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Old Main, University of Arkansas
Old Main in 2007, with the recently added south tower clock face
OLD MAIN (UNIVERSITY OF ARKANSAS) Latitude and Longitude:
|Architect||John Mills Van Osdel|
|Architectural style||Second Empire|
|NRHP reference #||70000131 |
|Added to NRHP||June 15, 1970|
Old Main is the oldest building on the University of Arkansas campus in Fayetteville, Arkansas.  It is one of the most recognizable symbols of the University (especially to alumni and residents of the state of Arkansas), and of higher education in general in Arkansas. 
Old Main was constructed between 1873 and 1875 as part of a land grant for the state of Arkansas.  At this time it was known as University Hall.  It was designed by Chicago architect John Mills Van Osdel,  and construction was carried out by William Mayes of the firm of Mayes and Oliver.  G. N. Wright was one of the contractors.  In 1873, the University of Arkansas purchased Van Osdel's plans for the University Hall at the University of Illinois at Urbana-Champaign (demolished in 1938) and erected an identical structure.
The contract to construct the Hall was signed by the superintendent of public instruction, Joseph Carter Corbin,  who was the highest elected African American official in Arkansas during Reconstruction.
Most of the building materials used in Old Main came from local areas,  because the nearest river port was 60 miles away and the nearest railroad was 150 miles away.  136 miles of lumber came by oxen-drawn wagons from the Peter Van Winkle Sawmill near historic War Eagle Mill in Benton County.   The red exterior bricks were made from clay dug on campus and fired in kilns built west of Old Main.  The brown sandstone used for the foundation and basement was also quarried from near the building site.   The five-story building contained 2,600,000 bricks when originally constructed.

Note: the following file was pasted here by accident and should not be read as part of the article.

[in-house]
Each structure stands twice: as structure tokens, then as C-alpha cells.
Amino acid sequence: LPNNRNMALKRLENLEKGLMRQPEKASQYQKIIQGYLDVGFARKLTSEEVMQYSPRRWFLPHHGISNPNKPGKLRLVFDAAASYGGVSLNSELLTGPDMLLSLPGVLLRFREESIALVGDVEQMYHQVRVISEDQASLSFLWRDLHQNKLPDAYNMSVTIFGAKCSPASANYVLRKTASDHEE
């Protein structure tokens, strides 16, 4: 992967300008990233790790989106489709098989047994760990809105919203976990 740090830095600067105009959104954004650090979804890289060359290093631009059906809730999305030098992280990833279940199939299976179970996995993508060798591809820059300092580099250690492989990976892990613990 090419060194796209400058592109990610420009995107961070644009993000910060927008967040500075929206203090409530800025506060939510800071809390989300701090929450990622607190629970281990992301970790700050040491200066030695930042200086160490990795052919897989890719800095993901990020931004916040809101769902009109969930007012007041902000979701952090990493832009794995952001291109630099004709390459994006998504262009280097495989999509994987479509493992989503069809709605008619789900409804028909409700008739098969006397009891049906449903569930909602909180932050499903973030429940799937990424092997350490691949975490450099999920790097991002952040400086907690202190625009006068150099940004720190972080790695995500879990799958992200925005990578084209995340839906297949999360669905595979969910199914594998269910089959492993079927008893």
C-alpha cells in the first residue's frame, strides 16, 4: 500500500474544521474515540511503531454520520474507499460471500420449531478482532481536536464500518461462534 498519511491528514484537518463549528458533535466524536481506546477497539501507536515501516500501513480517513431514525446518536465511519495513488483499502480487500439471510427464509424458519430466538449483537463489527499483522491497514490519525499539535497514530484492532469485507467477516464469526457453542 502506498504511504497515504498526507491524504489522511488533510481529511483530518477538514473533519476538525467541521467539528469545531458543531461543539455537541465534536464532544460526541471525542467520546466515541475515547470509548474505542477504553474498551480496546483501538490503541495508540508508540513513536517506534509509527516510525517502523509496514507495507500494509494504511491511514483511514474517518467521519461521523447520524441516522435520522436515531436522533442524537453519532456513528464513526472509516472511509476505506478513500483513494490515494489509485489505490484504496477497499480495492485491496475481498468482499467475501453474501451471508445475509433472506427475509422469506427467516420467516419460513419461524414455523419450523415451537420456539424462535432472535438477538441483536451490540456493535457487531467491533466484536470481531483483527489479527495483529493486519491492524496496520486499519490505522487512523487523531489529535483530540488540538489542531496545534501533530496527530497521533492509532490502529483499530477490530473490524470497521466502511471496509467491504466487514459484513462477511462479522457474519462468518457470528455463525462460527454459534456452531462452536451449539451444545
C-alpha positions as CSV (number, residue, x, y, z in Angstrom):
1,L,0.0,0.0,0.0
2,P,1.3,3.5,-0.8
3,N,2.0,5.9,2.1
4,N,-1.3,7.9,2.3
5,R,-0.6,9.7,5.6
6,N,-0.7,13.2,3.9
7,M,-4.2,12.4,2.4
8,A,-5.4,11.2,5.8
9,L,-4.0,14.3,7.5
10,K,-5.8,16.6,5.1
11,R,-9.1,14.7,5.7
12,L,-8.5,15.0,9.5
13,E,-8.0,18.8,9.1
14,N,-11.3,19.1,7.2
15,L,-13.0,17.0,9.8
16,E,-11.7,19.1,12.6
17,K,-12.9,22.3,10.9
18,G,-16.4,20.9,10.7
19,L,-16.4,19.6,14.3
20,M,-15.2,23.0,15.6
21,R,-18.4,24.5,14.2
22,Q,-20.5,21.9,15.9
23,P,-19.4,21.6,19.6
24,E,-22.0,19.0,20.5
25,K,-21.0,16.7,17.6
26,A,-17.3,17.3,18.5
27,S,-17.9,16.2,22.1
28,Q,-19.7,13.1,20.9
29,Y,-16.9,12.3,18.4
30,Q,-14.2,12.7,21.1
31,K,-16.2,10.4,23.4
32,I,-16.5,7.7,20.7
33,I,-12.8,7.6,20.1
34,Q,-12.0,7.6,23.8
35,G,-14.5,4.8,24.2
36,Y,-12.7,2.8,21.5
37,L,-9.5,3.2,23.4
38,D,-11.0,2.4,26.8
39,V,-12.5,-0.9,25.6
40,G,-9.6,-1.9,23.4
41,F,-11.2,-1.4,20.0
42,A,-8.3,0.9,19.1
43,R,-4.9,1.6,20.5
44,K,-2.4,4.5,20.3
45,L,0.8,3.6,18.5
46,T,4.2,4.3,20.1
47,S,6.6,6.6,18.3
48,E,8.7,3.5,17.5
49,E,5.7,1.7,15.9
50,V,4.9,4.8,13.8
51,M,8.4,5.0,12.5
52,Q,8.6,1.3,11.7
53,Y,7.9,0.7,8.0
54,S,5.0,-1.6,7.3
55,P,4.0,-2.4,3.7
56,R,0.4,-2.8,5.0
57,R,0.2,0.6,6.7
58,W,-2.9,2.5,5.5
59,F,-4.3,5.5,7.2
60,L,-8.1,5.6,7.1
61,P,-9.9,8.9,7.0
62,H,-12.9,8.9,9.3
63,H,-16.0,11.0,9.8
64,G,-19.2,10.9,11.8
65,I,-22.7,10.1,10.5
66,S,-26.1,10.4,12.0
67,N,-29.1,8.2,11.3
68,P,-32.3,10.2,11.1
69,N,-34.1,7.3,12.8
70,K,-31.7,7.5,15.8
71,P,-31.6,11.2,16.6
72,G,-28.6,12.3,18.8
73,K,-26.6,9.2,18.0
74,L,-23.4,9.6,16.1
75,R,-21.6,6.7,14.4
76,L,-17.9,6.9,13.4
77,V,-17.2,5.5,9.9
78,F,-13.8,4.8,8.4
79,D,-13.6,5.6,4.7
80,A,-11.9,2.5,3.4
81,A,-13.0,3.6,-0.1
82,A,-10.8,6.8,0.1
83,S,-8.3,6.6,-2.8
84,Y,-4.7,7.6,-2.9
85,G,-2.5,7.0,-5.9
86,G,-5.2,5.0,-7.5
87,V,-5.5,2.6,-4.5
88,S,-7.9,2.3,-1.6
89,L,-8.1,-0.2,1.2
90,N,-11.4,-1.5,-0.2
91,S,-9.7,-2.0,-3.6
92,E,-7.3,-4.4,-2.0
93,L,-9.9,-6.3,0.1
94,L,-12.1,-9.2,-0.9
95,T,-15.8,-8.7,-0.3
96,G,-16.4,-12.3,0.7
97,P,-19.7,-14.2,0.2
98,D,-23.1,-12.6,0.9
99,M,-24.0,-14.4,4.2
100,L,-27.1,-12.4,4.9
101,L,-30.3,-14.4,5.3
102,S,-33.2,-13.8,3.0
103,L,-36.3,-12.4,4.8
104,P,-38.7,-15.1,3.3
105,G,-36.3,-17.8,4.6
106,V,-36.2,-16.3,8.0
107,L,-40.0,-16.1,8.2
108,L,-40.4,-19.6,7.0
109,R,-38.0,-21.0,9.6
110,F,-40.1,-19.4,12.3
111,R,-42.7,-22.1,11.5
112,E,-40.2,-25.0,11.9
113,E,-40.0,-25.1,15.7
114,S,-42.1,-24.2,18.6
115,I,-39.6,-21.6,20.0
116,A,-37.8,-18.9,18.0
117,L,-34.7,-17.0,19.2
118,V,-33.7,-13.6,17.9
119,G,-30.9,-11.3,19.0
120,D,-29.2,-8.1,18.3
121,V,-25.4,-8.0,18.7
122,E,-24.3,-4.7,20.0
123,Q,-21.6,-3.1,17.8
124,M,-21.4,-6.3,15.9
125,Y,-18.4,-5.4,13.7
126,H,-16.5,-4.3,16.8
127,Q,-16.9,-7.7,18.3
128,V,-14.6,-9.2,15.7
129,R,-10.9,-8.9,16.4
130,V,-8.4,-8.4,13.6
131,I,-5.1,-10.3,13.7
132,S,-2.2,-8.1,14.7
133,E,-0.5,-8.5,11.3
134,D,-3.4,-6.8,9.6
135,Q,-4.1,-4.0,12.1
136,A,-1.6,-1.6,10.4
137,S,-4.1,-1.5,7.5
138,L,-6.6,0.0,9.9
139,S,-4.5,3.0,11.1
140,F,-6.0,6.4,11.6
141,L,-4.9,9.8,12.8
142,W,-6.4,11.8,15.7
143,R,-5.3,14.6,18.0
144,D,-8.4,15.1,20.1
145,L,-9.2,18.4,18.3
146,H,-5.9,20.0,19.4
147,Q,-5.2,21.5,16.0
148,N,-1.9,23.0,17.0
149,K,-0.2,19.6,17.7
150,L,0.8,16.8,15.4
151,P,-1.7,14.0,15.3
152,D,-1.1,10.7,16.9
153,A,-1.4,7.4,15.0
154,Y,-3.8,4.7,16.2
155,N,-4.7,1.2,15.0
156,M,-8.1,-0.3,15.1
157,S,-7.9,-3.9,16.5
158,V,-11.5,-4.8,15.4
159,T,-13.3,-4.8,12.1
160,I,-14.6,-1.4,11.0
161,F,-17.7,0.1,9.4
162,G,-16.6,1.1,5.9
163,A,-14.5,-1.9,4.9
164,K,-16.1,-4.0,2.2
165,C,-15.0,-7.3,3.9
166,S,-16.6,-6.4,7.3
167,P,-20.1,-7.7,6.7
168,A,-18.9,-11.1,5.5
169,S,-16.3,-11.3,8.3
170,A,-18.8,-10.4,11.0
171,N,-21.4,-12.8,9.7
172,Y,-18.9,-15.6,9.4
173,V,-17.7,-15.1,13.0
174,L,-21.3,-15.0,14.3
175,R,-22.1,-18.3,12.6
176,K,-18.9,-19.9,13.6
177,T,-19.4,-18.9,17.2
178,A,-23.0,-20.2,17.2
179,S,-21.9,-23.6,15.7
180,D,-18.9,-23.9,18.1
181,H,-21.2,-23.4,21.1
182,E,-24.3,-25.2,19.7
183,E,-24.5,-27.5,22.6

After nearly a hundred years of use, Old Main had really begun to show its age, and in 1981 the building was closed for safety reasons.   After a considerable period of debate over whether to restore the old building or tear it down, restoration work began in the summer of 1989 and Old Main was renovated extensively. The renovation proceeded ahead of schedule, and it was finished during the spring semester of 1991  at a cost of $10 million.  It was rededicated during the Fall of 1991.  
Prior to the extensive restoration of 1986–1991, the building was fondly remembered for its large, open, and decorative central stairwell.[ citation needed] However, this stairwell effectively formed a chimney which violated any number of building codes to which the renovated building would have to conform. To preserve the stairwell's appearance and function while still conforming to modern safety standards, an innovative automated fire protection system was installed which would slide out and close protective fire doors from concealed storage areas on each floor, effectively sealing the stairwell off.[ citation needed]
In the original building, stairwells were also sited at either end of the central "shotgun" hallway. These were closed off during the 1986–1991 restoration. Additional stairwells were sited at the ends of the wings, again to conform to building codes.
The original 19th century Corinthian iron columns, featured prominently in almost all photographs of Old Main's wings, remain in place to this day. To conform to building codes, all but one floor's worth have been reinforced with welded steel and encased in fireproof boxes.[ citation needed]
The original columns in Giffels Auditorium were preserved in the renovation process. In order to preserve these columns while still conforming to building codes, they needed to be rendered non-structural. The north wing of the building was therefore completely reconstructed such that loads are carried by the walls instead of the columns. The distinctive "inset" look of the windows of the modern Giffels auditorium are a result of this restructuring and reinforcement.[ citation needed]
In 2005 the building underwent another round of renovations. At that time, it received a new roof, aging mortar was replaced, and a clock face  was installed in the south tower.